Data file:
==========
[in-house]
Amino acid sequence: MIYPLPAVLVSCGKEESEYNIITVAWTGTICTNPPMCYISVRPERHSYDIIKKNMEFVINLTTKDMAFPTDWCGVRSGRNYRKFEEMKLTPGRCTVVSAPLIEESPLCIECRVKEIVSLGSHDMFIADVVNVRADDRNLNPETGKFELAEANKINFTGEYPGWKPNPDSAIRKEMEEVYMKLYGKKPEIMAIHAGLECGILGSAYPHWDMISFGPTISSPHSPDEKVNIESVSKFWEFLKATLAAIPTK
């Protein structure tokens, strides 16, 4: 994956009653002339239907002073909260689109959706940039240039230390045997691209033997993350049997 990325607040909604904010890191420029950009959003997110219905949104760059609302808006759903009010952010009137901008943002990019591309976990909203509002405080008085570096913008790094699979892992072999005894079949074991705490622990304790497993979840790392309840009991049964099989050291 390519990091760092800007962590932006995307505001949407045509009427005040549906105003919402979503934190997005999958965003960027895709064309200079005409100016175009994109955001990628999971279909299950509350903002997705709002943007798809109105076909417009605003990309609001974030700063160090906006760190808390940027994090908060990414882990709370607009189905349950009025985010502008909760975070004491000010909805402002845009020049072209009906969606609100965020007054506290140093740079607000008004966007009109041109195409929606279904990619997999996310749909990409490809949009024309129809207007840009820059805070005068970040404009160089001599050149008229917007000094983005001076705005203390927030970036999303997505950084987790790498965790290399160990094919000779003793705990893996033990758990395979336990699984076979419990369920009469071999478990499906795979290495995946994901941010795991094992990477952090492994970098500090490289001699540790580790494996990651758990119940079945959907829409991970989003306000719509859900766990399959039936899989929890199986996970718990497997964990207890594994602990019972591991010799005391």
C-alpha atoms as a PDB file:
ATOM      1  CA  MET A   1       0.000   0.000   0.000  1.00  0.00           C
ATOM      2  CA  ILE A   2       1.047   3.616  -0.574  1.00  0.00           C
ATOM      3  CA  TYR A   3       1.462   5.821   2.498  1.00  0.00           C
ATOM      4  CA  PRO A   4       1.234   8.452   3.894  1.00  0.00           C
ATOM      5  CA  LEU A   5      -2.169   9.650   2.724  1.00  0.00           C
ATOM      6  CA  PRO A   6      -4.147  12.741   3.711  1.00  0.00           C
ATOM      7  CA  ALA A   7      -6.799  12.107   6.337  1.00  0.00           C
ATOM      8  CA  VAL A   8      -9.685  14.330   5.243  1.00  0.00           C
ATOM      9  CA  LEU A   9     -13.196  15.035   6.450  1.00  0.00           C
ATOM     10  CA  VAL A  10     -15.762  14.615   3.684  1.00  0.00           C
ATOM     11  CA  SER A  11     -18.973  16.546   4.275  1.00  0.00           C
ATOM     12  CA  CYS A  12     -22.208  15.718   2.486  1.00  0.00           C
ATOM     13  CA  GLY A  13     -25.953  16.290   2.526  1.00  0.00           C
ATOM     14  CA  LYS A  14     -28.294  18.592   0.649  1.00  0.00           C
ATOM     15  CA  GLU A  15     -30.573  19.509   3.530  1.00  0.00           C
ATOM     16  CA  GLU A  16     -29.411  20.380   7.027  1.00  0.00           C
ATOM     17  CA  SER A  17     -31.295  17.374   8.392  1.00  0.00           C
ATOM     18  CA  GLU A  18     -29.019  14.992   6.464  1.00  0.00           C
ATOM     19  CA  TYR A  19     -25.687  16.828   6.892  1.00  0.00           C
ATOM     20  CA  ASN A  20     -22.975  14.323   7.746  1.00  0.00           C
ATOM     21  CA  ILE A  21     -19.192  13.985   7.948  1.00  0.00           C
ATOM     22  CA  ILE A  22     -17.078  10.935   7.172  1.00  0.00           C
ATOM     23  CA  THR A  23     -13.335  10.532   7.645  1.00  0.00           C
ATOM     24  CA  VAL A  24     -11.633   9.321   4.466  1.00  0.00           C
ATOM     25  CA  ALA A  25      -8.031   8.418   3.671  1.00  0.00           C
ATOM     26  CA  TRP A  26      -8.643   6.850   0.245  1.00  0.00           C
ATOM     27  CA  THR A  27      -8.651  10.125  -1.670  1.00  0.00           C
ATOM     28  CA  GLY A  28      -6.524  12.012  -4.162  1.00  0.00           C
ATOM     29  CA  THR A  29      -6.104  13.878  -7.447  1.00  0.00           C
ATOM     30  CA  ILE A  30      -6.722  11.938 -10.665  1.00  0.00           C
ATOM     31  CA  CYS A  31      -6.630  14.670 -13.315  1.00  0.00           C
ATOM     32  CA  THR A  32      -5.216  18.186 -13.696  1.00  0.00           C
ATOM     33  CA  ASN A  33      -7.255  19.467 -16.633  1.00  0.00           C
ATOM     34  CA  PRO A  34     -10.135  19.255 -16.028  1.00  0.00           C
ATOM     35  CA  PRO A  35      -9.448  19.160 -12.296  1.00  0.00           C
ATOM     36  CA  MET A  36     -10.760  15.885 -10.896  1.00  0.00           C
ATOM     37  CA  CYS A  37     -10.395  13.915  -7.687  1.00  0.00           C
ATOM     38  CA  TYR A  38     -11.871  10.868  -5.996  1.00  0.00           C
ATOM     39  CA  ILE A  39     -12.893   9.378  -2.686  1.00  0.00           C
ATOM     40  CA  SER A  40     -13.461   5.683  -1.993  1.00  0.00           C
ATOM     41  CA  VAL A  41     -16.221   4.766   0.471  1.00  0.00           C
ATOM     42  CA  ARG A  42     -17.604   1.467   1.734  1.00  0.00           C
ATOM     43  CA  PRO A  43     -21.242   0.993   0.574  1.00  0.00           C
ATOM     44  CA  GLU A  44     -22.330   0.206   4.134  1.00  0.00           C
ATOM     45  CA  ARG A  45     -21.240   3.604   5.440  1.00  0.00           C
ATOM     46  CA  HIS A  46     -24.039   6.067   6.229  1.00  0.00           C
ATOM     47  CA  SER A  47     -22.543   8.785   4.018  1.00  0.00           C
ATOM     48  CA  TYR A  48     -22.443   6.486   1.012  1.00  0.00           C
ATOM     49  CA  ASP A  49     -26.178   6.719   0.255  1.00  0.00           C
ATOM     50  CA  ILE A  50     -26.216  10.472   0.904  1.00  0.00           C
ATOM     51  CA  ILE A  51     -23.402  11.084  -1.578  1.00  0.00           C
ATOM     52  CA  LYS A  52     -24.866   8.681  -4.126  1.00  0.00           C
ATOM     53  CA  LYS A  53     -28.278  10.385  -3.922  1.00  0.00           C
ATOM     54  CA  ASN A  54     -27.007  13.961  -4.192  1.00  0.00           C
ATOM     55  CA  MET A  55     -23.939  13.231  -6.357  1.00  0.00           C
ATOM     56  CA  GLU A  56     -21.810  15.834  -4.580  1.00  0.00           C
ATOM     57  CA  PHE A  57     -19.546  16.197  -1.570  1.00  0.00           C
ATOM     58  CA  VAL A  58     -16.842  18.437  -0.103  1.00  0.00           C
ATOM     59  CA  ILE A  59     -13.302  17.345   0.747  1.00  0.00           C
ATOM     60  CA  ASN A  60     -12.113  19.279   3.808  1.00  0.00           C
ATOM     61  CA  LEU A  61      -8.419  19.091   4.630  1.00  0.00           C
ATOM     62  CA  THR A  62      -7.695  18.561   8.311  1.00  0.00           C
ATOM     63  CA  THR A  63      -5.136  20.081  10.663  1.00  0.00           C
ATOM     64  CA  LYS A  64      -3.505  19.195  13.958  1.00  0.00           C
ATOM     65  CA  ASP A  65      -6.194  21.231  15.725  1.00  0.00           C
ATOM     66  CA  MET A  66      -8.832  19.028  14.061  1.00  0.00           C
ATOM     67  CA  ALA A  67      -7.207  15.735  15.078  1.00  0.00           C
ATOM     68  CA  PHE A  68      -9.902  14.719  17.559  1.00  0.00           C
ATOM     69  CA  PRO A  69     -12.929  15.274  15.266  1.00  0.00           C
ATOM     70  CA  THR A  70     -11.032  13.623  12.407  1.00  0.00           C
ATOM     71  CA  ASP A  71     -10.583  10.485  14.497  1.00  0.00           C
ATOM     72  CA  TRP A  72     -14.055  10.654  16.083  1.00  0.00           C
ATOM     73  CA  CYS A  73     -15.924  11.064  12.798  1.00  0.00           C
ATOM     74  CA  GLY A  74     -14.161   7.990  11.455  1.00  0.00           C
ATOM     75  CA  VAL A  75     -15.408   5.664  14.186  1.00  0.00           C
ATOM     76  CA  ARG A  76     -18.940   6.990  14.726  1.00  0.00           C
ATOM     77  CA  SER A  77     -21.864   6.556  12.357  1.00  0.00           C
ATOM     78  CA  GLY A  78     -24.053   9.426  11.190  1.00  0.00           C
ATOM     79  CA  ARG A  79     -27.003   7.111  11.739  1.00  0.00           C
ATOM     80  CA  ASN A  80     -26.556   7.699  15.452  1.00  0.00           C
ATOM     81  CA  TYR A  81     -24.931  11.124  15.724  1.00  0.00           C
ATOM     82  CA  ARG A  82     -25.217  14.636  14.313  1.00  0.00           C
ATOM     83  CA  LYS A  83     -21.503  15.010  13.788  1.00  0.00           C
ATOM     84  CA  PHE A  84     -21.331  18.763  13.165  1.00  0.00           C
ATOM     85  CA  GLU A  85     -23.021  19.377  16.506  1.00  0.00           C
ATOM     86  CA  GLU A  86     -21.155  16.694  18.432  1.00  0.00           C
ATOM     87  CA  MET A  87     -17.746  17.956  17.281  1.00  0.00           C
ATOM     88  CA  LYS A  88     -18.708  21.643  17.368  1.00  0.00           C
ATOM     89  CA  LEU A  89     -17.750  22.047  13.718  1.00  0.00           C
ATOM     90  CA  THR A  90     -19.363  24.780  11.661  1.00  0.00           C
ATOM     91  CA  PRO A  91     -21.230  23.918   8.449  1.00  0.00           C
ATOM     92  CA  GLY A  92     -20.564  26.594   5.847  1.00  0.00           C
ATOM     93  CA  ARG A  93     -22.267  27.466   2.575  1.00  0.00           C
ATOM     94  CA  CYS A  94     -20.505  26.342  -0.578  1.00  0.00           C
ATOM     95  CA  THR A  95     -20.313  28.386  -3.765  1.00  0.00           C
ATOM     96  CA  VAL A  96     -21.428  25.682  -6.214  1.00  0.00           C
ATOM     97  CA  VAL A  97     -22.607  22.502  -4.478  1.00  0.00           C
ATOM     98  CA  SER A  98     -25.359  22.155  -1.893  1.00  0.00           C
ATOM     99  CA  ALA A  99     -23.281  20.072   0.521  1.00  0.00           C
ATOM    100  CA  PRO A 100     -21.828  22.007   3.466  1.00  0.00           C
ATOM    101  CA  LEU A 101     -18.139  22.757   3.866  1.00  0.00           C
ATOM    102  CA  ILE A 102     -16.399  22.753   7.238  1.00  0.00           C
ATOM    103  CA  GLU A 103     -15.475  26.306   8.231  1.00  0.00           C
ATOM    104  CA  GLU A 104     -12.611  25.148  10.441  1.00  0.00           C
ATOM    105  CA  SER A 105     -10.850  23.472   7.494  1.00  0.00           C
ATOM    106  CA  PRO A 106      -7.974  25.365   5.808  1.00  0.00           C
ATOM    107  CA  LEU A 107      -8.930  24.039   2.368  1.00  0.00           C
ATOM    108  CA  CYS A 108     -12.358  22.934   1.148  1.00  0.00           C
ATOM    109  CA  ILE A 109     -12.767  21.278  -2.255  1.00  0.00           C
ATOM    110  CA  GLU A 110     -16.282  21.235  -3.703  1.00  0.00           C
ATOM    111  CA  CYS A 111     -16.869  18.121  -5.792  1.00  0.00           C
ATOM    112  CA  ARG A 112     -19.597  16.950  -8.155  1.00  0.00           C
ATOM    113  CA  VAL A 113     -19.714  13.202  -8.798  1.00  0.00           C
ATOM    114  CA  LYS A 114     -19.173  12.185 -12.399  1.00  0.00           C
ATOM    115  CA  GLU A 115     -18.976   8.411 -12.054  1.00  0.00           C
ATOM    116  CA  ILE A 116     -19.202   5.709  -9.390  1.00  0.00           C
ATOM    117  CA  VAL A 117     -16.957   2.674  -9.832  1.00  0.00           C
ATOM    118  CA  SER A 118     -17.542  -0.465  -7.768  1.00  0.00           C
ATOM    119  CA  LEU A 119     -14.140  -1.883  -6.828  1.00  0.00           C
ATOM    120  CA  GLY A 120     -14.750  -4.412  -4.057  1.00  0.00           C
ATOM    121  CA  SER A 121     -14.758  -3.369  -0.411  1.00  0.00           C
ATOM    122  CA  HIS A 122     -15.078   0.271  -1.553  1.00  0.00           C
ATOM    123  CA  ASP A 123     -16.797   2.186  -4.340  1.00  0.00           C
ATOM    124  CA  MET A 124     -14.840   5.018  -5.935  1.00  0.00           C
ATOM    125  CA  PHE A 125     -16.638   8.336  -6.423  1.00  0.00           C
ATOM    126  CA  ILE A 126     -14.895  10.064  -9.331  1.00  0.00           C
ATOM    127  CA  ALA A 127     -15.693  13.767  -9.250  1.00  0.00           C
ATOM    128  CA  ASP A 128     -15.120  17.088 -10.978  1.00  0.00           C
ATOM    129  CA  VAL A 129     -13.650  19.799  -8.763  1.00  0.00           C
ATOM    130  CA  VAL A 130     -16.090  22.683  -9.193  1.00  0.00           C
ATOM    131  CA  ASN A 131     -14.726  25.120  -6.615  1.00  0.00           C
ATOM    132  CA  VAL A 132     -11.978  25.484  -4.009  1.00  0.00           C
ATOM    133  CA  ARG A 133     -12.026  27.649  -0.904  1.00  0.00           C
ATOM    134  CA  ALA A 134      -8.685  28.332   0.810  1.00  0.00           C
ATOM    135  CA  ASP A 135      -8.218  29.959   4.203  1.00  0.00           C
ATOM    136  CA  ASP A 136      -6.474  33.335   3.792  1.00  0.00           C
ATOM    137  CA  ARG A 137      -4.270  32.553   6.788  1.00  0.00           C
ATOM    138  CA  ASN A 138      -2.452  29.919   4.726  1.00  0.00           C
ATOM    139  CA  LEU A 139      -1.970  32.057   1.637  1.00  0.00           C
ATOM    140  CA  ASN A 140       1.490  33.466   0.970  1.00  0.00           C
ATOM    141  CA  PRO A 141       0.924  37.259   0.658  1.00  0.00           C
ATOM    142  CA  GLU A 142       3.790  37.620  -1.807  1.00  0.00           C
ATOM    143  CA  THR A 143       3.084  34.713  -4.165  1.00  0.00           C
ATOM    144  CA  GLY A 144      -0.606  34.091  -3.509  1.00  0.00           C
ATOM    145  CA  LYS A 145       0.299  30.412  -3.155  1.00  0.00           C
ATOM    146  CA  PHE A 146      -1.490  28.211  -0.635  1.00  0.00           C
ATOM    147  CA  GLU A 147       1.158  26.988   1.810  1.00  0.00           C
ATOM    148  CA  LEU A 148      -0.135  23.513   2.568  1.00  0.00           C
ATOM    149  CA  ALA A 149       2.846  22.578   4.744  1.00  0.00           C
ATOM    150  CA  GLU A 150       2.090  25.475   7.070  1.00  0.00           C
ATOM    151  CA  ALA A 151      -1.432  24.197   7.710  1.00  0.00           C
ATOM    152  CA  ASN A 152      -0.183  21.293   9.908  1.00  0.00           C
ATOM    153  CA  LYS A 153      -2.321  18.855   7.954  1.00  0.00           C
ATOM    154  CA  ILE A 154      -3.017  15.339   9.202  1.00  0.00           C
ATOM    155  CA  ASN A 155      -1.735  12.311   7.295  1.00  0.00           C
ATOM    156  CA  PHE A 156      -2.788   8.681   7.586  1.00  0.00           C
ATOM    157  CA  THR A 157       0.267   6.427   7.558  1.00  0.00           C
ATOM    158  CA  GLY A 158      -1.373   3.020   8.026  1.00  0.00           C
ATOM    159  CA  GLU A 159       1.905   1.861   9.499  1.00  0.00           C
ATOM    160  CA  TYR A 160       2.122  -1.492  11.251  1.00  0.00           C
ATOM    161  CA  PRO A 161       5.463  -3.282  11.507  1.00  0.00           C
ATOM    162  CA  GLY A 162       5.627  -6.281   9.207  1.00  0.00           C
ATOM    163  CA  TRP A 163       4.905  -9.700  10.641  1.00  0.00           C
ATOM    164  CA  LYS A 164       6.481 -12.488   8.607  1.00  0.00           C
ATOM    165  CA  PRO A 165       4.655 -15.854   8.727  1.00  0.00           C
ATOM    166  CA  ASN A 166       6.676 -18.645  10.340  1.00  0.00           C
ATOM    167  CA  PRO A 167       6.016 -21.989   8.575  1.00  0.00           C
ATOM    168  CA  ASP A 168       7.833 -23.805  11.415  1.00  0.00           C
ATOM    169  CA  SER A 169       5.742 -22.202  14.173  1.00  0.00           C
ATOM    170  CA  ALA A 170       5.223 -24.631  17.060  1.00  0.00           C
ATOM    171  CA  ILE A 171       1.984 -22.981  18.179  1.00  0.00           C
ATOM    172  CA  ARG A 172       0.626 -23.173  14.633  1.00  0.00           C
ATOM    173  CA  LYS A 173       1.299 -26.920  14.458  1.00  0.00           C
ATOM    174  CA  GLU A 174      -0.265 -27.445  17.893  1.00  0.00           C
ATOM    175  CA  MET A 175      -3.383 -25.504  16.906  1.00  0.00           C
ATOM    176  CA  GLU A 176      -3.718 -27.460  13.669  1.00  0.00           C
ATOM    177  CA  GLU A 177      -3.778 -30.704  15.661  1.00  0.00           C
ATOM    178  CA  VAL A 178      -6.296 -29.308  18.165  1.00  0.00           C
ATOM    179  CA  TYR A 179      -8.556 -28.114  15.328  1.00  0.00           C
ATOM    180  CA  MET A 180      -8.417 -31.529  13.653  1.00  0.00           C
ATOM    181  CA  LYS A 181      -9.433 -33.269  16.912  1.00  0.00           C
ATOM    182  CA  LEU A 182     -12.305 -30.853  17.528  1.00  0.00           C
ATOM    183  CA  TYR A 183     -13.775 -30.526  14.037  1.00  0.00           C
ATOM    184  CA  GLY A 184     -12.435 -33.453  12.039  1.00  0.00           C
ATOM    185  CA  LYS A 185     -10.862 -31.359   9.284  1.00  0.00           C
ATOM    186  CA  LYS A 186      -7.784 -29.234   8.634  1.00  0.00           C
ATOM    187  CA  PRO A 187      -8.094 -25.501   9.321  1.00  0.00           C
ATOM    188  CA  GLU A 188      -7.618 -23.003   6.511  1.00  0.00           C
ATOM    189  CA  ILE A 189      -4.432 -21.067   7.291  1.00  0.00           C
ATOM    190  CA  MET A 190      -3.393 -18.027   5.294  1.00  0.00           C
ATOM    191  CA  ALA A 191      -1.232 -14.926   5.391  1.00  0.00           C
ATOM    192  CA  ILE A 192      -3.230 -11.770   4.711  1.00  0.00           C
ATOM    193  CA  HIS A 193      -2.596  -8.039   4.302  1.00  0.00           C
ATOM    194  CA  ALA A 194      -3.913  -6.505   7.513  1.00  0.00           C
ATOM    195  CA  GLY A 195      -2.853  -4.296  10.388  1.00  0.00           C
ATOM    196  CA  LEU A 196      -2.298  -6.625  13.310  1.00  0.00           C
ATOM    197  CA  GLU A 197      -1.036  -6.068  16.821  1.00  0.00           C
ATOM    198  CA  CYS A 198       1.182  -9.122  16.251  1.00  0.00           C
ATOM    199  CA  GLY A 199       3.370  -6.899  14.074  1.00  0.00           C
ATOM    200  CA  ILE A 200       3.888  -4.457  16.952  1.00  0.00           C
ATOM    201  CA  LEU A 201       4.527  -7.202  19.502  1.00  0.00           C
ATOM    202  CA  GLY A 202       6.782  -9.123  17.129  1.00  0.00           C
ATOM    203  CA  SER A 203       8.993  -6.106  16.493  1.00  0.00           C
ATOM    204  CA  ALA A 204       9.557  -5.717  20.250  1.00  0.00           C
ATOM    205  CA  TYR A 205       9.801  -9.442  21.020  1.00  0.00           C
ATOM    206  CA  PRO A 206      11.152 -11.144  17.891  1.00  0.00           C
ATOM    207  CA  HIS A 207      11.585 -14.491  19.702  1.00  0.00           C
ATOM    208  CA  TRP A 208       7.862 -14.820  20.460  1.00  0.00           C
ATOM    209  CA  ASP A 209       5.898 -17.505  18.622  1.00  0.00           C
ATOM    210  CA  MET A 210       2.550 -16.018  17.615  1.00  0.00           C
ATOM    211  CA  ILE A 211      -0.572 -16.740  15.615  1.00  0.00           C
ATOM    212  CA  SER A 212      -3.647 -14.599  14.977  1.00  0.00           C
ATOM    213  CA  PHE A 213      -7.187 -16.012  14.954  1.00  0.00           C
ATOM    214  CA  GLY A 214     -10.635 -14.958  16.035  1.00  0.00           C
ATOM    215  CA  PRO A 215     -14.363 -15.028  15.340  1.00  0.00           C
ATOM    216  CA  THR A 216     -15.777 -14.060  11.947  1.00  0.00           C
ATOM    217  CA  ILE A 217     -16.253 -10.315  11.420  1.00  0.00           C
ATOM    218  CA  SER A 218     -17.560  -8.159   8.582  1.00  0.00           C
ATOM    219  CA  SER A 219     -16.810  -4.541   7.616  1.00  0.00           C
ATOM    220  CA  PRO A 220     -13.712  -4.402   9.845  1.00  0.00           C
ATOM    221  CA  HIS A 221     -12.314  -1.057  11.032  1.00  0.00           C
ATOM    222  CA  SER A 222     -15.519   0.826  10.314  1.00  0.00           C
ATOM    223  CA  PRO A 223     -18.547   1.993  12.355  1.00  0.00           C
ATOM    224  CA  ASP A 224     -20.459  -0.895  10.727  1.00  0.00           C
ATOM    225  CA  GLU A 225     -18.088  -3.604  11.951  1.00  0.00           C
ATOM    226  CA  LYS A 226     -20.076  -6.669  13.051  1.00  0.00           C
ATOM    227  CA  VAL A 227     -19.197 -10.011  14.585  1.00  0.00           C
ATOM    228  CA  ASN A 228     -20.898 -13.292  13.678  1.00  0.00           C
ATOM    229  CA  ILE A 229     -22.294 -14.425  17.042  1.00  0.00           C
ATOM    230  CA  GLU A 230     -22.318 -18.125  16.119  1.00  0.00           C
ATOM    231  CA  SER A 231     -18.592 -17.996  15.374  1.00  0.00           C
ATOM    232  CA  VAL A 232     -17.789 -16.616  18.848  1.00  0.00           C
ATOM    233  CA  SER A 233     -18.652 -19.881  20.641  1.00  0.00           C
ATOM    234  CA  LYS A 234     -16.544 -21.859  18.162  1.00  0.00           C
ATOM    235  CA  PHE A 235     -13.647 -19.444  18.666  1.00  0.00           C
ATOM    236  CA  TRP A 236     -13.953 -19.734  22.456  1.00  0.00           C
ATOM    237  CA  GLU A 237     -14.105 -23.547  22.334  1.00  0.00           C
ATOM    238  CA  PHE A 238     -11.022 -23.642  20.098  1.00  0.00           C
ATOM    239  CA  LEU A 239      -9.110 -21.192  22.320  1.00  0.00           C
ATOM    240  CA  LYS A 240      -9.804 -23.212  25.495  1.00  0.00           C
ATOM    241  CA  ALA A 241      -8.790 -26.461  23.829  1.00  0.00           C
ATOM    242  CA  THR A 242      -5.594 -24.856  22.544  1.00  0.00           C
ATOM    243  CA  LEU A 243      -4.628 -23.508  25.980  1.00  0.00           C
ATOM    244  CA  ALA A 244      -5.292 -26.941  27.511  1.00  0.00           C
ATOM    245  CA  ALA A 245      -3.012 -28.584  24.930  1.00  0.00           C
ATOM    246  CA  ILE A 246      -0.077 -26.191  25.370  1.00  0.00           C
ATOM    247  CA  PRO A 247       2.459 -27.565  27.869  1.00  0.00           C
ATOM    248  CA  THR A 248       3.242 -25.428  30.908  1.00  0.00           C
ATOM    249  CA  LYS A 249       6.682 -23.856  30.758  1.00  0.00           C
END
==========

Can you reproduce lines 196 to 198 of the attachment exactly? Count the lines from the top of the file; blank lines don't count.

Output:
ATOM    192  CA  ILE A 192      -3.230 -11.770   4.711  1.00  0.00           C
ATOM    193  CA  HIS A 193      -2.596  -8.039   4.302  1.00  0.00           C
ATOM    194  CA  ALA A 194      -3.913  -6.505   7.513  1.00  0.00           C